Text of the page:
February is Black History Month, a time designed to highlight the achievements and contributions of Black Americans while honoring and uplifting Black heritage.
According to the Association for the Study of African American Life and History, the theme for Black History Month 2024 is African Americans and the Arts. Celebrating the influence of Black lived experiences through visual arts, literature, music, and other forms of cultural expression is just one way to empower marginalized voices.
Check out five additional resources to help you learn more about and support Black culture:
The History Channel: Black Americans have played a key role in shaping U.S. history. Explore big moments, milestones, and figures in Black history this month with The History Channel. Their ‘More to History’ segments highlight central figures and the foundations they created that extend into society today. They also feature a Civil Rights Movement timeline and stories revisiting the groundbreaking contributions of Black leaders. Check your local listings with TDS TV®+ here: TDS TV+ Channel Lineup | TDS (tdstelecom.com).
The National Museum of African American History and Culture: Following this year’s theme, the National Museum of African American History and Culture will feature Black artists and their “art of resistance.” As art collides with justice to build community and inspire action, take a look through the digital toolkit to see how the museum will be spotlighting artists, performers, and literary greats alike. You can also virtually explore the Cultural Expressions exhibit for an introduction to African and African American diaspora culture.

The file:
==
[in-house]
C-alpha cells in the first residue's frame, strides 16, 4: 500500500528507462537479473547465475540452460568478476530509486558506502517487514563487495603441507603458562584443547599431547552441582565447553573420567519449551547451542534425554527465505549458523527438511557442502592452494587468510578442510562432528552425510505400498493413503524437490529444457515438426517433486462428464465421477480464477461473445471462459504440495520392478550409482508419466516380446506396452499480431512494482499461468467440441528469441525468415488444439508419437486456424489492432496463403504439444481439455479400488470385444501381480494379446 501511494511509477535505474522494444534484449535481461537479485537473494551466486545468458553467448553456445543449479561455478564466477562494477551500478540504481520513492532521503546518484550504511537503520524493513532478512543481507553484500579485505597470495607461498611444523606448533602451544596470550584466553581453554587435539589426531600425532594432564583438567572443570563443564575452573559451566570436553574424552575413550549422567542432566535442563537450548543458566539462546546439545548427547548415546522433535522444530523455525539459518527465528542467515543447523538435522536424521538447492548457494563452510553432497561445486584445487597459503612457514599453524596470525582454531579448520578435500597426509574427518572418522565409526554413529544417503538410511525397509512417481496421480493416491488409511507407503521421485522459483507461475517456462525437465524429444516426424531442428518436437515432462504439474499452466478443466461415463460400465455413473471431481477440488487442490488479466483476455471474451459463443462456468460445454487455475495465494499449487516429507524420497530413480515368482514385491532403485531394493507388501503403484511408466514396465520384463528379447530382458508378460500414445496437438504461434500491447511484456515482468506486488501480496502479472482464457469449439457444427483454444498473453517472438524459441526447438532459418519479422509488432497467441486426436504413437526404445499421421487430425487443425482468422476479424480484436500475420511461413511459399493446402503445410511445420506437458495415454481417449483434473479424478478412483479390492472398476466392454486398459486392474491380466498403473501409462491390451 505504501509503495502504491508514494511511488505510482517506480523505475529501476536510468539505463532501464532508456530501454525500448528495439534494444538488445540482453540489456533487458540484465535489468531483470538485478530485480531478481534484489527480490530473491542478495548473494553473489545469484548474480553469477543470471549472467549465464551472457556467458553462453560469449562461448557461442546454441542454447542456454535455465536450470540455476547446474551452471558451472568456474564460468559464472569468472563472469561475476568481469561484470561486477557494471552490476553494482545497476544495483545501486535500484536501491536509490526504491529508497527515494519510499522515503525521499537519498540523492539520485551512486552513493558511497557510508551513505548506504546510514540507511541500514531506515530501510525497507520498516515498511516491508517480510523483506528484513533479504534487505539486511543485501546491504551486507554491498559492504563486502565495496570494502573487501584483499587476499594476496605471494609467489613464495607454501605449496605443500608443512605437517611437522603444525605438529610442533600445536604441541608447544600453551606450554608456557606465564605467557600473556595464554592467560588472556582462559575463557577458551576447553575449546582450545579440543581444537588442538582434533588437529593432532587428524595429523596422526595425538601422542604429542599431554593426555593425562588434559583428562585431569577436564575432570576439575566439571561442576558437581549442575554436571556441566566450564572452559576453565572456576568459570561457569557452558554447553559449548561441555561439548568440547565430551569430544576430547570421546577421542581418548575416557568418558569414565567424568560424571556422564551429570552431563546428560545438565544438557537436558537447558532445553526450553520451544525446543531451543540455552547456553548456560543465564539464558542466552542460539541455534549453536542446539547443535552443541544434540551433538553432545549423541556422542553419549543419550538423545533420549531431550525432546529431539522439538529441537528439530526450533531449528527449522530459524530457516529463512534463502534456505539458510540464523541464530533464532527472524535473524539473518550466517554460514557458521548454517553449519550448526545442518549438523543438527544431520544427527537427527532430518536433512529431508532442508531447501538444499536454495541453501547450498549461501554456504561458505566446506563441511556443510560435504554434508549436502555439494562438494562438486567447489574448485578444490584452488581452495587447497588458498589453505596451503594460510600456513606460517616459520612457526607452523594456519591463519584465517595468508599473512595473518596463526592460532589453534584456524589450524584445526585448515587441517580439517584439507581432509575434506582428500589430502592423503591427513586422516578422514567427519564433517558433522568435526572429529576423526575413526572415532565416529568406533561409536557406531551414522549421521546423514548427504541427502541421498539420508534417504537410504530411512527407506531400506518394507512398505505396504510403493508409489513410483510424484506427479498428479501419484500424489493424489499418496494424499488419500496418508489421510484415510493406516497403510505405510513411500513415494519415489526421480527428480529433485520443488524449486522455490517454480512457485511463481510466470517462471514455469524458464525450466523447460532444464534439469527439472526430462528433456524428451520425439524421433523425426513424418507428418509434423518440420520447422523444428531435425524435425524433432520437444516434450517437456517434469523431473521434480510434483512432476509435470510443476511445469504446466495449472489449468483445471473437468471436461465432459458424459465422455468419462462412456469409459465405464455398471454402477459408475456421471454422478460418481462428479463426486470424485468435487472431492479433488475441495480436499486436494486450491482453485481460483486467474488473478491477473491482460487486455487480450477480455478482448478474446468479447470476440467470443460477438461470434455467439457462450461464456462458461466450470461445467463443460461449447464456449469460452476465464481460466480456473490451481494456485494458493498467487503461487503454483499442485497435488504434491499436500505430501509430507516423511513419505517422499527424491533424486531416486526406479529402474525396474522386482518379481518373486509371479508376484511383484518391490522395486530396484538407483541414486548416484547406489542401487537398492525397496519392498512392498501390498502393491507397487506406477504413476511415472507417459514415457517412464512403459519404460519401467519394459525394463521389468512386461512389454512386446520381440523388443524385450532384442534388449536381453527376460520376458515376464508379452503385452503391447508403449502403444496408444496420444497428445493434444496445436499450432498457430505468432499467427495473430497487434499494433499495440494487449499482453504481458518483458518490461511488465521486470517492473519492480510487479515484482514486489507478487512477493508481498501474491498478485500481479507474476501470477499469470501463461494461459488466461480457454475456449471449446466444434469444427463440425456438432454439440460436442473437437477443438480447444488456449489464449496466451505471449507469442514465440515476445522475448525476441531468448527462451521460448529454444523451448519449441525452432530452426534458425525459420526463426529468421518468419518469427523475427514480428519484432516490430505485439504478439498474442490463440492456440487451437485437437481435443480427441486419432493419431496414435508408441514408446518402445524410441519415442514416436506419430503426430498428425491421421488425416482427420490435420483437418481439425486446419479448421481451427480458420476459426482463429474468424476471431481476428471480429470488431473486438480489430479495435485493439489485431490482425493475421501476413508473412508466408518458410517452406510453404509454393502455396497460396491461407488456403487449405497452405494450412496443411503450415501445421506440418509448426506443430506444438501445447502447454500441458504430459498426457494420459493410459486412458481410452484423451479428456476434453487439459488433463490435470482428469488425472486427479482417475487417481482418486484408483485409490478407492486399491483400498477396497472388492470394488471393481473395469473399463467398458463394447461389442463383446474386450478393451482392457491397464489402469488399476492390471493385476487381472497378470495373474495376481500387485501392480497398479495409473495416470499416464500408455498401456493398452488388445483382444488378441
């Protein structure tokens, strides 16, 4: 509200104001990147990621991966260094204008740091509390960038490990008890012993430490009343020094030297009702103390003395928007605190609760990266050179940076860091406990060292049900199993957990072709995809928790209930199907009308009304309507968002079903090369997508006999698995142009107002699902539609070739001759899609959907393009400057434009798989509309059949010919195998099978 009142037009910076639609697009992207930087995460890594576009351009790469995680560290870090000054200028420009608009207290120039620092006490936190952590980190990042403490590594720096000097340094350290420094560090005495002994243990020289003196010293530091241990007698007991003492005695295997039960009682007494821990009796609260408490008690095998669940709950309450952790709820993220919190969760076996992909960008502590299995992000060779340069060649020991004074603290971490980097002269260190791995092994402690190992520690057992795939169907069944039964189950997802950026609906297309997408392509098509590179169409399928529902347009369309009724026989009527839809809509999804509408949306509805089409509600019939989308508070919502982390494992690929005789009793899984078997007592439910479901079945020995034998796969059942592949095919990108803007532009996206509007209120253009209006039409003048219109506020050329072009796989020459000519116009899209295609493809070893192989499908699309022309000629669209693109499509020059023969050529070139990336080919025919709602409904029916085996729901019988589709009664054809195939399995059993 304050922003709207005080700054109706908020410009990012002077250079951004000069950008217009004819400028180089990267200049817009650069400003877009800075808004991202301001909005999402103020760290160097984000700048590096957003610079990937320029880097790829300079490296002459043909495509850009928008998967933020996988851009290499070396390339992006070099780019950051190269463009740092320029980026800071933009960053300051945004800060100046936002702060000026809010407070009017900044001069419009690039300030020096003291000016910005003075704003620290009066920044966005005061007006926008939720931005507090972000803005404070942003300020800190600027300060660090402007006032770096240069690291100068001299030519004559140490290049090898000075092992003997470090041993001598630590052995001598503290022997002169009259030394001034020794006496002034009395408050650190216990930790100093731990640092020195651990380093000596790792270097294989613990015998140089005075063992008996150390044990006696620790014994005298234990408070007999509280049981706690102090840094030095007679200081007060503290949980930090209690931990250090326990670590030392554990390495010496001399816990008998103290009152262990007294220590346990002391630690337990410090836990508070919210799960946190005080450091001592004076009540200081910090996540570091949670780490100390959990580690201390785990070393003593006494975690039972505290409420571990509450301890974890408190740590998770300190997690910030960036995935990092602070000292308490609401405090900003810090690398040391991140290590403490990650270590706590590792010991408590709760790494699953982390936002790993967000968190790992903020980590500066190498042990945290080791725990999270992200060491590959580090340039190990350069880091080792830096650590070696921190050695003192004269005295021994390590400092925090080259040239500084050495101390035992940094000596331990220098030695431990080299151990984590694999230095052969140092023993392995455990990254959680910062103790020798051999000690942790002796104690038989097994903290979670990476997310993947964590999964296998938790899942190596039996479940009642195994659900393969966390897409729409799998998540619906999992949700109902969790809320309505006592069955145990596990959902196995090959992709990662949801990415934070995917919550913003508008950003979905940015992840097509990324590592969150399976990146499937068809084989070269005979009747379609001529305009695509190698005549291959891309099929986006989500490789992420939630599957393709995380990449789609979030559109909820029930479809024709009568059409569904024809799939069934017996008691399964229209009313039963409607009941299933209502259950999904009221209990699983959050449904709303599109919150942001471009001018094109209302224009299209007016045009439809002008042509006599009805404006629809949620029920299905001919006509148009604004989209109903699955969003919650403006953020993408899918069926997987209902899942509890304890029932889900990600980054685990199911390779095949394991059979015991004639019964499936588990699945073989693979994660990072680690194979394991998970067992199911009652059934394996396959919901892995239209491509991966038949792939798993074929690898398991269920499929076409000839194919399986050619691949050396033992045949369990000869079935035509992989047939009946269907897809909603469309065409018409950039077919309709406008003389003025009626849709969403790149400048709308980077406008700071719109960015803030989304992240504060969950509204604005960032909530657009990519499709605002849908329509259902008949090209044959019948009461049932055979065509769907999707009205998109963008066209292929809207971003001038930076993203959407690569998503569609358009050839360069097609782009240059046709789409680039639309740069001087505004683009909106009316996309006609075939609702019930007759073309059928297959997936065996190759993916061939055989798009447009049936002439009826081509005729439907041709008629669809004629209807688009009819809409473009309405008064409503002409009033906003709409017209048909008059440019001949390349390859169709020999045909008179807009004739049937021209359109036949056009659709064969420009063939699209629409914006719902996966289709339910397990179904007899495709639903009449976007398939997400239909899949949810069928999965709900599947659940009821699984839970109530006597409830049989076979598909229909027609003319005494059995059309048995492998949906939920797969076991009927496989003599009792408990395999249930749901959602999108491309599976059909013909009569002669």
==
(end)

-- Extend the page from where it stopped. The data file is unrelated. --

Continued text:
The King Center: Founded in 1968, The King Center is dedicated to promoting the dynamic power of Black history. Throughout February, you can explore A King Center Digital Experience which features graphics and educational tools from current Black activists, creatives, business leaders, and more. You can also explore the historic timeline of Coretta Scott King, wife of Dr. Martin Luther King, Jr., and her unwavering devotion to cultural and social change.
PBS: PBS is celebrating Black History Month with a slate of new programming to bring forth stories from diverse perspectives within the Black community. The Block Party social campaign will continue this year, pushing new digital content across all PBS platforms. PBS KIDS also debuted a new series “Lyla in the Loop,” an animated series with relatable and representative characters.
National Education Association: For educators, the National Education Association is offering several beneficial resources to help build Black culture and history into the curriculum. Lesson plans organized by grade and book lists for classroom reading are there to make your history lessons more meaningful and impactful for students. Consider participating in the Black Lives Matter at School Week of Action to spark honest conversations for all ages.
Written by Celia Reid, TDS Communications Intern